Tuberculosis (TB)

Taking action on the link between TB and diabetes - launch of new collaborative framework

31 August 2011 | Geneva | WHO and the International Union Against TB and Lung Disease (The Union) have developed a Collaborative Framework for Care and Control of Tuberculosis and Diabetes which presents recommendations based on evidence from three systematic reviews and a series of expert consultations.

It outlines essential steps for coordinated action in three areas:

  • Establishment of mechanisms for collaboration between national TB programmes and suitable counterparts responsible for care and control of diabetes;
  • Improved detection and management of TB in patients with diabetes;
  • Improved detection and management of diabetes in patients with TB.

Non-communicable and communicable diseases share many underlying health systems barriers for the scale-up of high-quality care and prevention. To break down these barriers, there needs to be better coordination of planning and implementation across the two disease groups. This is particularly relevant for diseases that are directly related to each other, such as diabetes and tuberculosis (TB). People with diabetes have a 2-3 times higher risk of TB than people with no diabetes. Furthermore, diabetes can worsen the clinical course of TB, and TB can worsen glucose control in people with diabetes.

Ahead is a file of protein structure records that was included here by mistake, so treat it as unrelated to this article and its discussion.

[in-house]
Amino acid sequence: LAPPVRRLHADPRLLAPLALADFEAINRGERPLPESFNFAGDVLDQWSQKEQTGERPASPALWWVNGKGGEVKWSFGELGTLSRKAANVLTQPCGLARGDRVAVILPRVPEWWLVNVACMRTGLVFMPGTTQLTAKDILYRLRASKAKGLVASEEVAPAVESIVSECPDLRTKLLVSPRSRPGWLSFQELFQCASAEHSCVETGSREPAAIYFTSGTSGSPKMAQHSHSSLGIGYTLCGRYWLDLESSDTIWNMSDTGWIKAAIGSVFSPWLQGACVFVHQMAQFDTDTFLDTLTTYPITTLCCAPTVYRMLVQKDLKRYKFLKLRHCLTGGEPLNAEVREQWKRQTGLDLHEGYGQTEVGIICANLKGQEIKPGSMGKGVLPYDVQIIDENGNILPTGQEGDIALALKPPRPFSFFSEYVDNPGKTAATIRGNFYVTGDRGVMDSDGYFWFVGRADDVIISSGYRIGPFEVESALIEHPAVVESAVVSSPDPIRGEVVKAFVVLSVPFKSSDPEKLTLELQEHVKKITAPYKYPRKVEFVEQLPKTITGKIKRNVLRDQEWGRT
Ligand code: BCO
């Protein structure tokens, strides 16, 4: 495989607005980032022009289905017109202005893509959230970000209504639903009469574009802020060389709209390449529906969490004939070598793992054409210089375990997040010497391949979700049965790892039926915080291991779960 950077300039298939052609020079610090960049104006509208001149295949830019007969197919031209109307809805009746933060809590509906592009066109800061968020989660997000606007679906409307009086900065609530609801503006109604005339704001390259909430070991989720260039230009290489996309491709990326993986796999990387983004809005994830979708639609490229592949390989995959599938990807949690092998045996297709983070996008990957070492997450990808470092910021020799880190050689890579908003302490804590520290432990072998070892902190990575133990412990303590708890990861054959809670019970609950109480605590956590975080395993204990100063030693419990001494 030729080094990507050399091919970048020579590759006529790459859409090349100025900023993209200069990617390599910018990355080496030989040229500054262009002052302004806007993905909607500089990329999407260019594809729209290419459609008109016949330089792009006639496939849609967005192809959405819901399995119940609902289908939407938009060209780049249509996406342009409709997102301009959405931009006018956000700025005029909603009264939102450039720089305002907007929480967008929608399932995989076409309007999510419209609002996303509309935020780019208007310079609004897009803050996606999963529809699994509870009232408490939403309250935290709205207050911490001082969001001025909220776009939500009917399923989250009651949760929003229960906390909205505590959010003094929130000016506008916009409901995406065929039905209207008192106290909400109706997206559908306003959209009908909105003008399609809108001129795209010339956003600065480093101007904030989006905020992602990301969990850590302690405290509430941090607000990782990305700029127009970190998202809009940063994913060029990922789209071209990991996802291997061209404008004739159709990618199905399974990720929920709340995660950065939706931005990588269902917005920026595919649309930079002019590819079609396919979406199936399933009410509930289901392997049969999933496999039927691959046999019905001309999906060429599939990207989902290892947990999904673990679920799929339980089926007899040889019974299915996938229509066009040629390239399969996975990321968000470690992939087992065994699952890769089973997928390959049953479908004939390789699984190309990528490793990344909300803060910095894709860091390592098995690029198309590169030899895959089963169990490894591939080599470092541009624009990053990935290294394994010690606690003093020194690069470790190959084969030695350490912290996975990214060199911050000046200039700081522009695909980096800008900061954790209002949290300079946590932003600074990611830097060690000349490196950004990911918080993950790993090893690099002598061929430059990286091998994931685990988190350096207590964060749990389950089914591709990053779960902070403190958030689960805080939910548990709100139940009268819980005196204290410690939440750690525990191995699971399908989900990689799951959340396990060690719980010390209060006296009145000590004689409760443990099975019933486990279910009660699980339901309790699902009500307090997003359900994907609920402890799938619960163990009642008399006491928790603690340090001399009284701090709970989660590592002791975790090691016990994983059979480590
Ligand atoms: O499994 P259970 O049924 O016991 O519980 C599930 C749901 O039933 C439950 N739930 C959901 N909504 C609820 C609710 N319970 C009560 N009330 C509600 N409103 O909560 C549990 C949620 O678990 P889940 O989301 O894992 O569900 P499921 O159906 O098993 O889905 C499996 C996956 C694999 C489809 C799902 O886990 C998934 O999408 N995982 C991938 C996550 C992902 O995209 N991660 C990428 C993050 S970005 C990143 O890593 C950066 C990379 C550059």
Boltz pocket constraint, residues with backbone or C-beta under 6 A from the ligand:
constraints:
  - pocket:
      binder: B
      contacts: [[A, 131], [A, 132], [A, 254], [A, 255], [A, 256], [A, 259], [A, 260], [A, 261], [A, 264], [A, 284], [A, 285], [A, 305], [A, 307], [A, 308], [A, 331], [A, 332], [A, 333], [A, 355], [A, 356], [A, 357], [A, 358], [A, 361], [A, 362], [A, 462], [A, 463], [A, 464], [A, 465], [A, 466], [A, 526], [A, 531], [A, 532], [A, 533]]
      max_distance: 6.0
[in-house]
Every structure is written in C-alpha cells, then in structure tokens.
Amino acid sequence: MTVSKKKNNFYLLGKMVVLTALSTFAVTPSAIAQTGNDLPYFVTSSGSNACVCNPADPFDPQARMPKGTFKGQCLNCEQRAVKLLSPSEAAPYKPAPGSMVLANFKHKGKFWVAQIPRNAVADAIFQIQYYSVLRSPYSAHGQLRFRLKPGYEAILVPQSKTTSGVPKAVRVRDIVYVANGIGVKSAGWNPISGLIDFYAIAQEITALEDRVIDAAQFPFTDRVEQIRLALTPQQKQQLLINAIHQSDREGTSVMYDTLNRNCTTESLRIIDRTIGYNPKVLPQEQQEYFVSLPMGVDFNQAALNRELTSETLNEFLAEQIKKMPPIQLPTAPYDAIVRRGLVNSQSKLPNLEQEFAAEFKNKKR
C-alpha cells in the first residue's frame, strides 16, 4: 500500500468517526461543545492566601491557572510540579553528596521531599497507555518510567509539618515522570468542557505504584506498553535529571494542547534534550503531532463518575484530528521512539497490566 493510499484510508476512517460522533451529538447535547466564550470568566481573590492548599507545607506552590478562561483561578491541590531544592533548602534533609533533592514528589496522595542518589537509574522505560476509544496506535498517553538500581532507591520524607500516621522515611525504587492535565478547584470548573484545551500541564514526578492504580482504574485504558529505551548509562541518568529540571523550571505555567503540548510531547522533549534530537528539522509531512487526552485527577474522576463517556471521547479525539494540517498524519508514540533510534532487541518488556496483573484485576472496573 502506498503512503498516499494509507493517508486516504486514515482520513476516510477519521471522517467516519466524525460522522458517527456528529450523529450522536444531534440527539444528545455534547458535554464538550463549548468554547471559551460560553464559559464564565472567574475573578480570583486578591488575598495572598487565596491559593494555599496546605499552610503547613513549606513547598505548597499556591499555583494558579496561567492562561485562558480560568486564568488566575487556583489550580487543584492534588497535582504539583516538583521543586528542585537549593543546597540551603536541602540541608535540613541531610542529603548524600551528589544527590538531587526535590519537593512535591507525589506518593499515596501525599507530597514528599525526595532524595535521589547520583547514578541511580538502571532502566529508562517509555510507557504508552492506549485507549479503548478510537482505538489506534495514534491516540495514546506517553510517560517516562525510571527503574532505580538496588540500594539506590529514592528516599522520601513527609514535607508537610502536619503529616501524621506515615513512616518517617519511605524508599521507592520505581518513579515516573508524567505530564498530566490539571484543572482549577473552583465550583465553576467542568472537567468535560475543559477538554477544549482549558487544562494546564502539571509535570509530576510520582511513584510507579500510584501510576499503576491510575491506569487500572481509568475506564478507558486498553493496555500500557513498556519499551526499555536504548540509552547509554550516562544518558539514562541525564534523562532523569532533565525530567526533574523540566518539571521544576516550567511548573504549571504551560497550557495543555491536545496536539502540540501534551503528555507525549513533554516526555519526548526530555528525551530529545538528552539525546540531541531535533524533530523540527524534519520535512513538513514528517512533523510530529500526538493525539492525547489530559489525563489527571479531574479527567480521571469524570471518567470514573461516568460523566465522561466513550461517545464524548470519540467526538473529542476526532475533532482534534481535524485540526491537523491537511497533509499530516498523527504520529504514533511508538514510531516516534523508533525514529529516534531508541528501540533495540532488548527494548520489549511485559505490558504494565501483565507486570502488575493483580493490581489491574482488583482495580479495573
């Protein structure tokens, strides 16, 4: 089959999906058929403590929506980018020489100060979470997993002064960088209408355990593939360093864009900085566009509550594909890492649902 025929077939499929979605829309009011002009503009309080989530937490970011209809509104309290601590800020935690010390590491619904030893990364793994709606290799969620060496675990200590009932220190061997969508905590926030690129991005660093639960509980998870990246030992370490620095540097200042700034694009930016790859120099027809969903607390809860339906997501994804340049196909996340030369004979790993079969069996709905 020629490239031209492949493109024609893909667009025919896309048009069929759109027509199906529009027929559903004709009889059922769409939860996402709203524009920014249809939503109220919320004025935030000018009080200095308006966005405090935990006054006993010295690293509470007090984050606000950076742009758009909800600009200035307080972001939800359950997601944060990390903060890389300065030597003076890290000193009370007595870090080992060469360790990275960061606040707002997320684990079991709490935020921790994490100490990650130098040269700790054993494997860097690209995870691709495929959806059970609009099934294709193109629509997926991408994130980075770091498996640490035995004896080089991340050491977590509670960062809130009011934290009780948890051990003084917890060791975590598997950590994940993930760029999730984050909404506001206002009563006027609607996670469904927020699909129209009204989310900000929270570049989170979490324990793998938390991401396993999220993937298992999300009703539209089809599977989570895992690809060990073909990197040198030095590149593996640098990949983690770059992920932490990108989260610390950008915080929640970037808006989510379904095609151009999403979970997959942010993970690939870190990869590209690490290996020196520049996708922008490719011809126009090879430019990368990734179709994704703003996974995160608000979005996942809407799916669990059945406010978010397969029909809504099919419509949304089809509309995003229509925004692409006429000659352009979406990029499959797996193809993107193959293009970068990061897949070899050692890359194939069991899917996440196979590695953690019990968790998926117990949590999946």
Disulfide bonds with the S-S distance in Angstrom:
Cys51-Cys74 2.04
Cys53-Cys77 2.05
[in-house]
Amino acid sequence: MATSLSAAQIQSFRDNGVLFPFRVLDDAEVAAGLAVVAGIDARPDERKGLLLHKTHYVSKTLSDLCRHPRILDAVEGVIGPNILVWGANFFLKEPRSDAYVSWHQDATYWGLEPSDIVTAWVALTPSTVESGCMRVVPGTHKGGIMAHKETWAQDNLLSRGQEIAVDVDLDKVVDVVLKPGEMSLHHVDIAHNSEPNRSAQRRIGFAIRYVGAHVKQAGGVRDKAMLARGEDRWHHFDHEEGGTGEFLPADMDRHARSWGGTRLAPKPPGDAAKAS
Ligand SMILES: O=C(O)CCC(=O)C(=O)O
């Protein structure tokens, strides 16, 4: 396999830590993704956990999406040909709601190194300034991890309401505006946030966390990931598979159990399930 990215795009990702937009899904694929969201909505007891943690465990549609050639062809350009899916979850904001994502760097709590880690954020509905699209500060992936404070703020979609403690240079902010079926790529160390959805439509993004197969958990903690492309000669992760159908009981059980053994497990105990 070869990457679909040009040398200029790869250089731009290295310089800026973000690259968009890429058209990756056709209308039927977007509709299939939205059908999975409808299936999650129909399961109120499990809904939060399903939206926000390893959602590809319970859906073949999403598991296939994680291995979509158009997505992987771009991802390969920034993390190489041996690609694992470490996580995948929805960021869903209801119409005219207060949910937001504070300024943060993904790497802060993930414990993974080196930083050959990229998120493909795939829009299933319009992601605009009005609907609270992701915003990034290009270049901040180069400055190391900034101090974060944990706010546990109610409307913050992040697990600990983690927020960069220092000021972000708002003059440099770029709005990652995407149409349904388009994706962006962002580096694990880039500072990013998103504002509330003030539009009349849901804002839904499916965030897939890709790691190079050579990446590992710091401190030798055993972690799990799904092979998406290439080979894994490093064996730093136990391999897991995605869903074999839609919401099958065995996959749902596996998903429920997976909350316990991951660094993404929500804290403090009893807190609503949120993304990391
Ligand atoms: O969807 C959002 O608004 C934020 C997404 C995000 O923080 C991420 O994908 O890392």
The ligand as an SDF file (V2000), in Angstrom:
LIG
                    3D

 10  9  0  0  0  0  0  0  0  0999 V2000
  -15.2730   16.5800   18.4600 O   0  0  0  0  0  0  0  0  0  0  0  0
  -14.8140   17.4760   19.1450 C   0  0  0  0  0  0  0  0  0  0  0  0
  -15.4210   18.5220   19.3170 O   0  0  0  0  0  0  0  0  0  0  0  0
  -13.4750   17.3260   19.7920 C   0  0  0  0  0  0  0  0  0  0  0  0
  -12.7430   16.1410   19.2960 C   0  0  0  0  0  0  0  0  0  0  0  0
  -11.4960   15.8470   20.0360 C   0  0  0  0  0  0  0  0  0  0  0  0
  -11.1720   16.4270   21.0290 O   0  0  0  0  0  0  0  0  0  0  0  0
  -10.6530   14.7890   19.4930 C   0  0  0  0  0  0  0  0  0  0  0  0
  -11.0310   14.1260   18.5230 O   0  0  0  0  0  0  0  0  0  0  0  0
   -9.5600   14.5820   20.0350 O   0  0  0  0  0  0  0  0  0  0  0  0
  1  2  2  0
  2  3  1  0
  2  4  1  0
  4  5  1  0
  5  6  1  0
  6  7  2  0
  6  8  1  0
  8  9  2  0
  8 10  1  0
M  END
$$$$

Diabetes prevalence is increasing globally. The most dramatic increase is in low- and middle income countries undergoing rapid economic, social, and lifestyle changes. The increase in diabetes is seen also among the poor in poorest countries (where TB has always thrived). This is a major concern since the increase in the cases of diabetes risks jeopardizing progress that has been made in the global fight against TB over the last decade. Therefore, prevention and care of diabetes should be a priority not only for stakeholders involved in care and control of non-communicable diseases, but also for those working on TB control.

Several countries are planning to field test the TB and Diabetes Framework. WHO and The Union would like to encourage more countries to become involved, and would also like to receive information about plans and outcomes of such initiatives. For more information contact:

WHO
Stop TB: Knut Lönnroth, lonnrothk@who.int
Chronic Diseases and Health Promotion: Gojka Roglic: roglicg@who.int

The Union
Anthony Harries, adharries@theunion.org

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